Following the Women, Music, Power conference, I received an email from Corinna da Fonseca-Wollheim, a freelance arts journalist who contributes regularly to the New York Times. She saw an interesting story in my work on purity and early music vocal practice in the disconnect between the way early music singers describe singing and the sound they make, and the way critics describe early music voices. She took the idea and ran with it, interviewing numerous singers and directors, as well as me, and the result is a rich and critical investigation. ‘Early-Music Ensembles: Praised as Pure, but Seeking More’ is a really thoughtful exploration of purity as the main adjective to describe women singers of early music. The article is published online already (link above), and will be in the print version of the New York Times on Saturday, 23 Jan. 2016.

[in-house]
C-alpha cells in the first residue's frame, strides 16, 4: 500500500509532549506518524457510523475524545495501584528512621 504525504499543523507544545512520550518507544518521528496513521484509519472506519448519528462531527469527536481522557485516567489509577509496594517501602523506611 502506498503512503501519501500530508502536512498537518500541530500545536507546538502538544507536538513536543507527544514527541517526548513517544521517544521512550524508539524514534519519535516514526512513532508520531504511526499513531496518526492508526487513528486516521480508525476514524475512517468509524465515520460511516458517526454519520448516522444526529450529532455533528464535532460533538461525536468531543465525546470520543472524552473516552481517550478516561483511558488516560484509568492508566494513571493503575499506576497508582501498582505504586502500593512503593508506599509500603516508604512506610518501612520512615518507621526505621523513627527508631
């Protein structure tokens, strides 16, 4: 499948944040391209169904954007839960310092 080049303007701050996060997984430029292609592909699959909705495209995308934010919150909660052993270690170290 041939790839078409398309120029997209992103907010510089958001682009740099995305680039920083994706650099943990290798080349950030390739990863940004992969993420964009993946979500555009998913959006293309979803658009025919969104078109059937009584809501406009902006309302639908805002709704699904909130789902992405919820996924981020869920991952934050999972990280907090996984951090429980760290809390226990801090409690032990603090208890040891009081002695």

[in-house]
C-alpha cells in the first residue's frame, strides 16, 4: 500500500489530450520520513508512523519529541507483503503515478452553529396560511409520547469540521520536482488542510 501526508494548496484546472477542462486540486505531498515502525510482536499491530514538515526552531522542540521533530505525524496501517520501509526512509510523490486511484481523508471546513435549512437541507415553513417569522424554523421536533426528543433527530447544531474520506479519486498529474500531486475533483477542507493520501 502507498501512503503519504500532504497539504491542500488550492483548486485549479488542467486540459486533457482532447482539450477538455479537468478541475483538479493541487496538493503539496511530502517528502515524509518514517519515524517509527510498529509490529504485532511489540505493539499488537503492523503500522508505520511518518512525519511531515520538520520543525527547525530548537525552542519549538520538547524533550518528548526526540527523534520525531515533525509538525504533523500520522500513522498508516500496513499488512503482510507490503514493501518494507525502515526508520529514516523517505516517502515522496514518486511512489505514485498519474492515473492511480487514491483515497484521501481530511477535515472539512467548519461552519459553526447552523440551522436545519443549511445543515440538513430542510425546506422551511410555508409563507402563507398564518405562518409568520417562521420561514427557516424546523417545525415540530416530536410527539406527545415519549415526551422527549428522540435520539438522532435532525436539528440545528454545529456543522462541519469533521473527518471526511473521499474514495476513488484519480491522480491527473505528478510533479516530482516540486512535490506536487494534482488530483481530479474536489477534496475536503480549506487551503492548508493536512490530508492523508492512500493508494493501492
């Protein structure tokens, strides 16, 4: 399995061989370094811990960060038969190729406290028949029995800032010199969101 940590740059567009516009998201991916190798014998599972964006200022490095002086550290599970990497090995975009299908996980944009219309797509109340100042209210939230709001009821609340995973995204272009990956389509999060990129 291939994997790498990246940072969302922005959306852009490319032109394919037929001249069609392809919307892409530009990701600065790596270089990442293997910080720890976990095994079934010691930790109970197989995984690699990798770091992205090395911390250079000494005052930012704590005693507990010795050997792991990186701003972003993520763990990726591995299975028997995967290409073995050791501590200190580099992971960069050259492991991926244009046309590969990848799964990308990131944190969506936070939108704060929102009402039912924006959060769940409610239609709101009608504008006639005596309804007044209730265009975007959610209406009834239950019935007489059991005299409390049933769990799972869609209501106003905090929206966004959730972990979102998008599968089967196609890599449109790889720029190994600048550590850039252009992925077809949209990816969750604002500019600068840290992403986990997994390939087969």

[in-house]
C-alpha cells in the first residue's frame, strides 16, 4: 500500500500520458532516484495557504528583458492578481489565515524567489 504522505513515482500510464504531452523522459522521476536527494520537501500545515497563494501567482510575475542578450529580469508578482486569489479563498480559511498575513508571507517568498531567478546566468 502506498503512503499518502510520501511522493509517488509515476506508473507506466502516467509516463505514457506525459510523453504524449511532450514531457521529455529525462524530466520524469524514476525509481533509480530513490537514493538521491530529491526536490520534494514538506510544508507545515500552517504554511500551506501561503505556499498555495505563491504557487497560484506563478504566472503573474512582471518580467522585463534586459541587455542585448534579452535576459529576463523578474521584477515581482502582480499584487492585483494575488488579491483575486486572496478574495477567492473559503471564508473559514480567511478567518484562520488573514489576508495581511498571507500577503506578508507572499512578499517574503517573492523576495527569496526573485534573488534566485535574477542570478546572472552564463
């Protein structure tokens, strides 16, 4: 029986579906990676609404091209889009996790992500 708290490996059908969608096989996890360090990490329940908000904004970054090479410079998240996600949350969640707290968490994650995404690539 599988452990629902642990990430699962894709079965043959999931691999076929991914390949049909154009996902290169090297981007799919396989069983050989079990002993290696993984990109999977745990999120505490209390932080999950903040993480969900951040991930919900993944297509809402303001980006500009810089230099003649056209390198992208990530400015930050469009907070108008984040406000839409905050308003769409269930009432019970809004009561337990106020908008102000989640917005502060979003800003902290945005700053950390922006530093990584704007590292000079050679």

As da Fonseca-Wollheim notes, ‘The lexicon of praise for female singers of early music can be narrow, with purity a recurrent concept’. I hope that this lexicon will now become richer.
It is pretty standard still to hear early music singing voices described as pure or clear. Purity is a selling point (see, for example, The Pure Voice of Emma Kirkby [1998/99]). In this article, I explore the use of the discourse of purity to adjudicate belonging in British early music practices–to claim some voices and reject others. Critics employ purity logic to police the boundaries of early music singing. Donald Grieg has already explored the relationship between class, gender, institutional belonging and valued ensemble singing skills; I add the dimension of race and whiteness. I argue that the style of singing developed and embodied by Dame Emma Kirkby was embraced as pure and rhetorically aligned with familiar vocal sounds from Anglican worship as part of the conservative turn of the late 1970s.